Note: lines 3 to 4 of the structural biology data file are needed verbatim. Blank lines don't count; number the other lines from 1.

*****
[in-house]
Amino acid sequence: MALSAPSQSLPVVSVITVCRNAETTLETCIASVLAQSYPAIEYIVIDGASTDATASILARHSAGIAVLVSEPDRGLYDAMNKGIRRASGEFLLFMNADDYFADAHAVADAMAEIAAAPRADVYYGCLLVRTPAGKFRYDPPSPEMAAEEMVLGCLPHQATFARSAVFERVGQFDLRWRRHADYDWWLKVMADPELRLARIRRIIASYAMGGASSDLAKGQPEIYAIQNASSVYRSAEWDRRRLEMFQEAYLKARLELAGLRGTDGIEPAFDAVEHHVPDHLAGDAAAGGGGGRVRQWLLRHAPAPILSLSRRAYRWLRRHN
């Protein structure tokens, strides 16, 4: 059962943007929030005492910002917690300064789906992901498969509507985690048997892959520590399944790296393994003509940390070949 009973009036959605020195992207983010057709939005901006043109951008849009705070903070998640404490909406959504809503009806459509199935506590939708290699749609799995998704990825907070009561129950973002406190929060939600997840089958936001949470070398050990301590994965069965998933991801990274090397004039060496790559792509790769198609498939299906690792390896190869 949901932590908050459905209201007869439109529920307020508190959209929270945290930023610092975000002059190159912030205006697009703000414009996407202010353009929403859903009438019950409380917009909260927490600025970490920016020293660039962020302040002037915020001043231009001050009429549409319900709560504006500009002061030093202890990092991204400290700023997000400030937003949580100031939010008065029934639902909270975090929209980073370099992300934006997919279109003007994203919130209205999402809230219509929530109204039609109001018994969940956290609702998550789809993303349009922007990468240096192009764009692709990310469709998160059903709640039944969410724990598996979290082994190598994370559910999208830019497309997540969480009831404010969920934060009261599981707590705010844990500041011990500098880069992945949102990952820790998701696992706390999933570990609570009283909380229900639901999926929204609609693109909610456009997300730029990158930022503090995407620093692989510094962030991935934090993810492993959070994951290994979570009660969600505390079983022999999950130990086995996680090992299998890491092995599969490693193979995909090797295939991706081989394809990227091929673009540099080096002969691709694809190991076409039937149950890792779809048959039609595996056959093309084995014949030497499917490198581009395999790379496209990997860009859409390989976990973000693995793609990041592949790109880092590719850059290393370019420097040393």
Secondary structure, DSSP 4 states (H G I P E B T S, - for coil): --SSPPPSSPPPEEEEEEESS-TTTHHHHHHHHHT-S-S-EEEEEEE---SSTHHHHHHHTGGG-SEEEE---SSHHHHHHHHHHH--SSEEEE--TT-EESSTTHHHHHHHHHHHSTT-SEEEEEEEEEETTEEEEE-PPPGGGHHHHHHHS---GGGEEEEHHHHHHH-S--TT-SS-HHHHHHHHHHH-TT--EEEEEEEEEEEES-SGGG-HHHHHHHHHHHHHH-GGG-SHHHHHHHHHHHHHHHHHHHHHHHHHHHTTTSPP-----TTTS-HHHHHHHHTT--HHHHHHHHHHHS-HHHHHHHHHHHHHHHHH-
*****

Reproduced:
């Protein structure tokens, strides 16, 4: 059962943007929030005492910002917690300064789906992901498969509507985690048997892959520590399944790296393994003509940390070949 009973009036959605020195992207983010057709939005901006043109951008849009705070903070998640404490909406959504809503009806459509199935506590939708290699749609799995998704990825907070009561129950973002406190929060939600997840089958936001949470070398050990301590994965069965998933991801990274090397004039060496790559792509790769198609498939299906690792390896190869 949901932590908050459905209201007869439109529920307020508190959209929270945290930023610092975000002059190159912030205006697009703000414009996407202010353009929403859903009438019950409380917009909260927490600025970490920016020293660039962020302040002037915020001043231009001050009429549409319900709560504006500009002061030093202890990092991204400290700023997000400030937003949580100031939010008065029934639902909270975090929209980073370099992300934006997919279109003007994203919130209205999402809230219509929530109204039609109001018994969940956290609702998550789809993303349009922007990468240096192009764009692709990310469709998160059903709640039944969410724990598996979290082994190598994370559910999208830019497309997540969480009831404010969920934060009261599981707590705010844990500041011990500098880069992945949102990952820790998701696992706390999933570990609570009283909380229900639901999926929204609609693109909610456009997300730029990158930022503090995407620093692989510094962030991935934090993810492993959070994951290994979570009660969600505390079983022999999950130990086995996680090992299998890491092995599969490693193979995909090797295939991706081989394809990227091929673009540099080096002969691709694809190991076409039937149950890792779809048959039609595996056959093309084995014949030497499917490198581009395999790379496209990997860009859409390989976990973000693995793609990041592949790109880092590719850059290393370019420097040393």
Secondary structure, DSSP 4 states (H G I P E B T S, - for coil): --SSPPPSSPPPEEEEEEESS-TTTHHHHHHHHHT-S-S-EEEEEEE---SSTHHHHHHHTGGG-SEEEE---SSHHHHHHHHHHH--SSEEEE--TT-EESSTTHHHHHHHHHHHSTT-SEEEEEEEEEETTEEEEE-PPPGGGHHHHHHHS---GGGEEEEHHHHHHH-S--TT-SS-HHHHHHHHHHH-TT--EEEEEEEEEEEES-SGGG-HHHHHHHHHHHHHH-GGG-SHHHHHHHHHHHHHHHHHHHHHHHHHHHTTTSPP-----TTTS-HHHHHHHHTT--HHHHHHHHHHHS-HHHHHHHHHHHHHHHHH-